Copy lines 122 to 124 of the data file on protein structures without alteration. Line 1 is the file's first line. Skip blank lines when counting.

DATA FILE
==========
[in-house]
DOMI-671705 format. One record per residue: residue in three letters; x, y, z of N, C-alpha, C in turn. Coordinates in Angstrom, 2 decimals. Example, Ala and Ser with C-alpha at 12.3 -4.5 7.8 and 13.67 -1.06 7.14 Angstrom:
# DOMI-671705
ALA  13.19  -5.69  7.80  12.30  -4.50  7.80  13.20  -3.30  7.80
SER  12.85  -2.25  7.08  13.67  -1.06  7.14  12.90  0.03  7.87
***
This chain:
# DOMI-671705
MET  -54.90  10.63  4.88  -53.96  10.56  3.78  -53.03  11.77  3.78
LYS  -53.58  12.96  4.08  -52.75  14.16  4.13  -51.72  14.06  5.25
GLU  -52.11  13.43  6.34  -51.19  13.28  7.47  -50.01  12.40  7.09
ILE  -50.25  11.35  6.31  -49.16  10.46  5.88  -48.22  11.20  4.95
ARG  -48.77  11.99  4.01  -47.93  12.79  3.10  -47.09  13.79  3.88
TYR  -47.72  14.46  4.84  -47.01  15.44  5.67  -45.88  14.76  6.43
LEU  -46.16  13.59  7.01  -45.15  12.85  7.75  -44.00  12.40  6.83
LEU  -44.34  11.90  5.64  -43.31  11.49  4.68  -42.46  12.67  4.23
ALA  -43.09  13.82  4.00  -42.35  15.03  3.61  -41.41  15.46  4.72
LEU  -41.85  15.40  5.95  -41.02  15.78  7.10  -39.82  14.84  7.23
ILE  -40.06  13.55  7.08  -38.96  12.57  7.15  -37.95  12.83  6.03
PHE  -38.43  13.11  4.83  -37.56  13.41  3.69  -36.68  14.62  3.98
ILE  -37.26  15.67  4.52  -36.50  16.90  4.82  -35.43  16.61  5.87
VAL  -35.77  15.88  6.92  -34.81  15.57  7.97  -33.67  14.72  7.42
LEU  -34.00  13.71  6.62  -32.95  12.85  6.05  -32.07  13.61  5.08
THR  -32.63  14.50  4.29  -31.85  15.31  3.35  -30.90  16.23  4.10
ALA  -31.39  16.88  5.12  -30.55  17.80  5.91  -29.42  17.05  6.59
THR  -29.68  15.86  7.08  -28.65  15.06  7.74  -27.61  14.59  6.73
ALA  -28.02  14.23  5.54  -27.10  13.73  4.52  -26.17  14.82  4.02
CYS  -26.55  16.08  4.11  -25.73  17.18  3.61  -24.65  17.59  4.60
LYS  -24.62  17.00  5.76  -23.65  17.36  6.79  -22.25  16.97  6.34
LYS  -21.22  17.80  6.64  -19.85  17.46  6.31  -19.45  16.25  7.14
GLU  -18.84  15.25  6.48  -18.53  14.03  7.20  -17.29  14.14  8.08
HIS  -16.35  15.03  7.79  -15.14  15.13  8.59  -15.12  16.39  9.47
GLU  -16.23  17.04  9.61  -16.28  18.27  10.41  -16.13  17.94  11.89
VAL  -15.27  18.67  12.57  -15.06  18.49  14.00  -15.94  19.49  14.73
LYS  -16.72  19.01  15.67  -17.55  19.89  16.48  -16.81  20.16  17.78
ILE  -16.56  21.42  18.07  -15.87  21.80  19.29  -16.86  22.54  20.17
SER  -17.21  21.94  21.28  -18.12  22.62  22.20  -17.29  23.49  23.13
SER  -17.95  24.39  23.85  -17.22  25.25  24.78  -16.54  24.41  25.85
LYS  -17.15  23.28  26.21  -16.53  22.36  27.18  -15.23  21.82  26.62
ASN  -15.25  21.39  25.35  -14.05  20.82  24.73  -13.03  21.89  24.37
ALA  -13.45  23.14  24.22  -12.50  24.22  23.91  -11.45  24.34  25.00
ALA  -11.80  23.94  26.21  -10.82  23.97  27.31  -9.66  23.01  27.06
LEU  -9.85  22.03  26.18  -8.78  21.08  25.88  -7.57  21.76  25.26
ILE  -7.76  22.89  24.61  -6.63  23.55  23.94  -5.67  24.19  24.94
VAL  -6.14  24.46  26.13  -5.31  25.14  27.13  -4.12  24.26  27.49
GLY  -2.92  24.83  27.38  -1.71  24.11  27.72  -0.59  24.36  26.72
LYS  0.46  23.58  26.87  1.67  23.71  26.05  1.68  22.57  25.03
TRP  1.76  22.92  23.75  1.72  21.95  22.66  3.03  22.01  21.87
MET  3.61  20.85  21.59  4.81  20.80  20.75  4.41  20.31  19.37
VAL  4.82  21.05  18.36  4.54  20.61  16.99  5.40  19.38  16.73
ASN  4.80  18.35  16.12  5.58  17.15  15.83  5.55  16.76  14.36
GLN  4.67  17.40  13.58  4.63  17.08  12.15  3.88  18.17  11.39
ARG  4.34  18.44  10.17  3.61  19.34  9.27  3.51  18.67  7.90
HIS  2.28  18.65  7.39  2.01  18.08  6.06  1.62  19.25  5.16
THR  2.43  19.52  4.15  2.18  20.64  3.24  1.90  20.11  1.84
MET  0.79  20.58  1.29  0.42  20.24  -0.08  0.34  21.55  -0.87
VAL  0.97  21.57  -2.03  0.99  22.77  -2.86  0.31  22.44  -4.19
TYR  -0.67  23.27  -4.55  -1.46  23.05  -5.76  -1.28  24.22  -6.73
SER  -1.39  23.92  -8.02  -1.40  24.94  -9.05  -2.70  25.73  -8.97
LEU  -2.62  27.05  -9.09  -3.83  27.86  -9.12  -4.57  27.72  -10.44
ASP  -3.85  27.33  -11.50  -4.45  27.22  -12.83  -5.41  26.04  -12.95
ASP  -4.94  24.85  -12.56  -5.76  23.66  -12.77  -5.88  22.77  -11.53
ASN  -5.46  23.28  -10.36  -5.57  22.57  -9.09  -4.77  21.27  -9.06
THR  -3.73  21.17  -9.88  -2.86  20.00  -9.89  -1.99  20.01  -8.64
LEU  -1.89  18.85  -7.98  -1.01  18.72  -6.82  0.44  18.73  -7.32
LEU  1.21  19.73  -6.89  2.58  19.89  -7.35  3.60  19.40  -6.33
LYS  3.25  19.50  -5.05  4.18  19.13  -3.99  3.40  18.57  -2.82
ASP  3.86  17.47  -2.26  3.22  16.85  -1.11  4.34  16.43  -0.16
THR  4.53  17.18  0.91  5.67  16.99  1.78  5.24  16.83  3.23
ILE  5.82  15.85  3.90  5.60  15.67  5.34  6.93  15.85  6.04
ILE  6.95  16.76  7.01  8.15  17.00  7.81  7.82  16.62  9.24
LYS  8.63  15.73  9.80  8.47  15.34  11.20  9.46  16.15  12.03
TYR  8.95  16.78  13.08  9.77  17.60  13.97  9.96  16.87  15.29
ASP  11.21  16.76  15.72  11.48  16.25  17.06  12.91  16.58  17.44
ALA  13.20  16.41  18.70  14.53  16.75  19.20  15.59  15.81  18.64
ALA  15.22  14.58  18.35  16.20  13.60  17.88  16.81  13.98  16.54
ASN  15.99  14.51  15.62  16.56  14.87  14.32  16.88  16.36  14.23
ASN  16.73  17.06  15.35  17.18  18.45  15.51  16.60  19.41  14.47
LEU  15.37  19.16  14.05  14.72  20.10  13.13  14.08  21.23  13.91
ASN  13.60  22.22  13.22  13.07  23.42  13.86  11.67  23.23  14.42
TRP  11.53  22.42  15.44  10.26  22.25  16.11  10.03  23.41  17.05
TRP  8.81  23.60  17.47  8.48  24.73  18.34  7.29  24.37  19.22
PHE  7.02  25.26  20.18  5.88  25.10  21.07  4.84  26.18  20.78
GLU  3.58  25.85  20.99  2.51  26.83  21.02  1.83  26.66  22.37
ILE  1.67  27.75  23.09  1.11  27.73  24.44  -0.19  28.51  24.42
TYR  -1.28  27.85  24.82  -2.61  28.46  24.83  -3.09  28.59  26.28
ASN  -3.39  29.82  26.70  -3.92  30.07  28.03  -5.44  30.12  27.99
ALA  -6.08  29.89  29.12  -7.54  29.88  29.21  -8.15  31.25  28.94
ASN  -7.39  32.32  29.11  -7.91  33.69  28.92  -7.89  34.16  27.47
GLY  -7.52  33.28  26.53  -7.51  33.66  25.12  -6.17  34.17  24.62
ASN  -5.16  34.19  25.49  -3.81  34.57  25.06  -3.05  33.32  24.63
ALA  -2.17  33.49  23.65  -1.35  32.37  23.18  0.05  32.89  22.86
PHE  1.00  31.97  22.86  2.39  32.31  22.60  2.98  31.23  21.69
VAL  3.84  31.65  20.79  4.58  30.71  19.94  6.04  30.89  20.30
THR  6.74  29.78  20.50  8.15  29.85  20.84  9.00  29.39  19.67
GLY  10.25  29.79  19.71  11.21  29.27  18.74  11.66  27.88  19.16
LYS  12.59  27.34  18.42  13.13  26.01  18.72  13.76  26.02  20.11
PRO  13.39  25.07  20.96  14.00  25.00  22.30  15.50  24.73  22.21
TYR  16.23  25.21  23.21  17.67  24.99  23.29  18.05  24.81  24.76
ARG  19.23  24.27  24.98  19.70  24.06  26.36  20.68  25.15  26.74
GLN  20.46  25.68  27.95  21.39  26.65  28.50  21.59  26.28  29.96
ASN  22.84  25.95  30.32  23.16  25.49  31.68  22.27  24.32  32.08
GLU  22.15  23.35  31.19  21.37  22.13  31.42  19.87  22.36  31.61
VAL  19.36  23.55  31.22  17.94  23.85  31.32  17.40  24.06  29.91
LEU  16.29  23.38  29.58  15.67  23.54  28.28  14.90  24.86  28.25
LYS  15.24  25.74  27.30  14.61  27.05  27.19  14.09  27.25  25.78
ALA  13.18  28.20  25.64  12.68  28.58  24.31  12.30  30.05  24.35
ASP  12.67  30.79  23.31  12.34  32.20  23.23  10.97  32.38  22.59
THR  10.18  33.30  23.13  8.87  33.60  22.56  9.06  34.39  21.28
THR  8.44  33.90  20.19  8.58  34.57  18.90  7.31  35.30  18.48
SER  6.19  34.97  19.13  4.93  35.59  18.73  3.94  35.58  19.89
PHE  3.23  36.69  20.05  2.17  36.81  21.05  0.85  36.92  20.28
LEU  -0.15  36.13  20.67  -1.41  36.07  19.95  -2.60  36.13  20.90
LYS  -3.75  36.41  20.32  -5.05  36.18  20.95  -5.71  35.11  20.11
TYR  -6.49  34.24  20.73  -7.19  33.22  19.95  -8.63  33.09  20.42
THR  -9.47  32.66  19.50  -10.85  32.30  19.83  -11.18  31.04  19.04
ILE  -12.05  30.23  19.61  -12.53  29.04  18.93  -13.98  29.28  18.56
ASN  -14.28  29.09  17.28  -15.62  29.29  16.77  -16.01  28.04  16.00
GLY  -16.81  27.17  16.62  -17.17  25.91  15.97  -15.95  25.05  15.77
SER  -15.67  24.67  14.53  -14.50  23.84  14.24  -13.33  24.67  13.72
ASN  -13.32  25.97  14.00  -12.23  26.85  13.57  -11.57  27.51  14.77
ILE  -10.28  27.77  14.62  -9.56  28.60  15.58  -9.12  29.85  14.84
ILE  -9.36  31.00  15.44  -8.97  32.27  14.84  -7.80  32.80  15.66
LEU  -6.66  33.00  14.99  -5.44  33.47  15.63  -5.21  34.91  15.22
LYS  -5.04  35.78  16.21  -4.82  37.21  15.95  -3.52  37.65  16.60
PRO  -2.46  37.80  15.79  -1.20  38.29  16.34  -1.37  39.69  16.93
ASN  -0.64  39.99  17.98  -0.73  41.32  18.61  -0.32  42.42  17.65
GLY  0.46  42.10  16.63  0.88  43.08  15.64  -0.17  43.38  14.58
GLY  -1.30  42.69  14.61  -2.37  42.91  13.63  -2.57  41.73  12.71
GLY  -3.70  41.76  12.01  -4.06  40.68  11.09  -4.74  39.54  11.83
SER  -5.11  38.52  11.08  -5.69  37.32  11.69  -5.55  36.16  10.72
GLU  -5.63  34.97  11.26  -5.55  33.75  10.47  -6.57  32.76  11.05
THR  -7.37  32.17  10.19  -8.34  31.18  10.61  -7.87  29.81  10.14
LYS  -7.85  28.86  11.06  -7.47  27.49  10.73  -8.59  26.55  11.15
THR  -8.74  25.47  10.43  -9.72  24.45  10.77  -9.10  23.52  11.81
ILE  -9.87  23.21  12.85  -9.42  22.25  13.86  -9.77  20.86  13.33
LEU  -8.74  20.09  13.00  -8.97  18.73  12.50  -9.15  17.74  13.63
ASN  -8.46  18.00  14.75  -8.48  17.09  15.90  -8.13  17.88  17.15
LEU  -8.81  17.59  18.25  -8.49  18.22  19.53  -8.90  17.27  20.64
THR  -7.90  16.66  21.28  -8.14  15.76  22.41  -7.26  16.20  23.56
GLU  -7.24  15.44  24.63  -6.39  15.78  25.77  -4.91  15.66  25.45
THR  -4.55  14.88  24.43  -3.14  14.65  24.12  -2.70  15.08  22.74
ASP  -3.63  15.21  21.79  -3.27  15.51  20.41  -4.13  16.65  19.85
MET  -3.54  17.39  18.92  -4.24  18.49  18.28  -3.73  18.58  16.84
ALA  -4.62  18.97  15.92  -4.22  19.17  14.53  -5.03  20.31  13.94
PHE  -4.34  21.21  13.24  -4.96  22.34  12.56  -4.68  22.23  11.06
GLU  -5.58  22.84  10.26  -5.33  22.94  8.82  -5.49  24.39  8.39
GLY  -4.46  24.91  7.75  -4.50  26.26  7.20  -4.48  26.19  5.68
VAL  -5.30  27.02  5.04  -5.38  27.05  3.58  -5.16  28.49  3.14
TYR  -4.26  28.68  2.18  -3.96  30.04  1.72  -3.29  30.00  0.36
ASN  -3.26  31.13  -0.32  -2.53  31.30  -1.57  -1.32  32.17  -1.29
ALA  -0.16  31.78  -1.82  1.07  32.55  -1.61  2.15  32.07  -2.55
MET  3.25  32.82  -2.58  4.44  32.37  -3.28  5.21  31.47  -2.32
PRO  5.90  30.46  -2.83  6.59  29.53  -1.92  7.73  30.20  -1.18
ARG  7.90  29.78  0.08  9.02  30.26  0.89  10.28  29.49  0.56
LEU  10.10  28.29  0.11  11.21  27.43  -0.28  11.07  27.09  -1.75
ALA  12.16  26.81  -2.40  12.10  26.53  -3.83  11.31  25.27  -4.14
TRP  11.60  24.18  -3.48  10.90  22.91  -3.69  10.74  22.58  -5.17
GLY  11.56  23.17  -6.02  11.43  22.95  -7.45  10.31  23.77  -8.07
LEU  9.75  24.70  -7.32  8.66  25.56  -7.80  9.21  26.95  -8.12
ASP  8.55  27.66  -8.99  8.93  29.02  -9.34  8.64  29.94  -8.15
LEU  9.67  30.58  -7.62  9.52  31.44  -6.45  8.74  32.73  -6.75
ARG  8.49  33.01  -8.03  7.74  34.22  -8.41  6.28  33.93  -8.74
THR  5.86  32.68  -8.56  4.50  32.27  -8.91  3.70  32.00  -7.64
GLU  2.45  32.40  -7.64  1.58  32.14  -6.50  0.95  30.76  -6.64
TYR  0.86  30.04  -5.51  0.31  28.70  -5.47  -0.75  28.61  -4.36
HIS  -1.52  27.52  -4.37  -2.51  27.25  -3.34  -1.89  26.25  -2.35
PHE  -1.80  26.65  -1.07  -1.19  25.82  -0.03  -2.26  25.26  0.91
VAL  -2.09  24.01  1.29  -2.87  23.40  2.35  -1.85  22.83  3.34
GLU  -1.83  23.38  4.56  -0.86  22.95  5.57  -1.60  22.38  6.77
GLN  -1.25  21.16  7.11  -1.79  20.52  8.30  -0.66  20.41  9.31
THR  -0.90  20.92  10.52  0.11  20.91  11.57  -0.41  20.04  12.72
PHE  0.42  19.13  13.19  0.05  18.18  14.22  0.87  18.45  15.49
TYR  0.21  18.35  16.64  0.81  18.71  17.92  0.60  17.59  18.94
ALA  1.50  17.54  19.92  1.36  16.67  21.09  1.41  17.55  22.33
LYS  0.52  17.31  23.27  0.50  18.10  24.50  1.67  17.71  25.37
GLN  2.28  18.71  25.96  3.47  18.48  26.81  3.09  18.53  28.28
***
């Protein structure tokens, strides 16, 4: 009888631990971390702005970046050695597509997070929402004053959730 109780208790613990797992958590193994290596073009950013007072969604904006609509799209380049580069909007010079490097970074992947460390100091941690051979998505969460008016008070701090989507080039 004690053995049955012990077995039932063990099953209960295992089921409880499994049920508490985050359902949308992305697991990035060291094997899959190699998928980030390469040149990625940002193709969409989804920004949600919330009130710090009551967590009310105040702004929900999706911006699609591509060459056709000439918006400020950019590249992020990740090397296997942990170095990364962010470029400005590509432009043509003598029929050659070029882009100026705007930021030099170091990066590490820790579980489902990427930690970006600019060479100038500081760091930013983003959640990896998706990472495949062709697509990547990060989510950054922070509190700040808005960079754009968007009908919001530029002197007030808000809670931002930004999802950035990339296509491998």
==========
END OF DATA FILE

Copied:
ILE  -10.28  27.77  14.62  -9.56  28.60  15.58  -9.12  29.85  14.84
ILE  -9.36  31.00  15.44  -8.97  32.27  14.84  -7.80  32.80  15.66
LEU  -6.66  33.00  14.99  -5.44  33.47  15.63  -5.21  34.91  15.22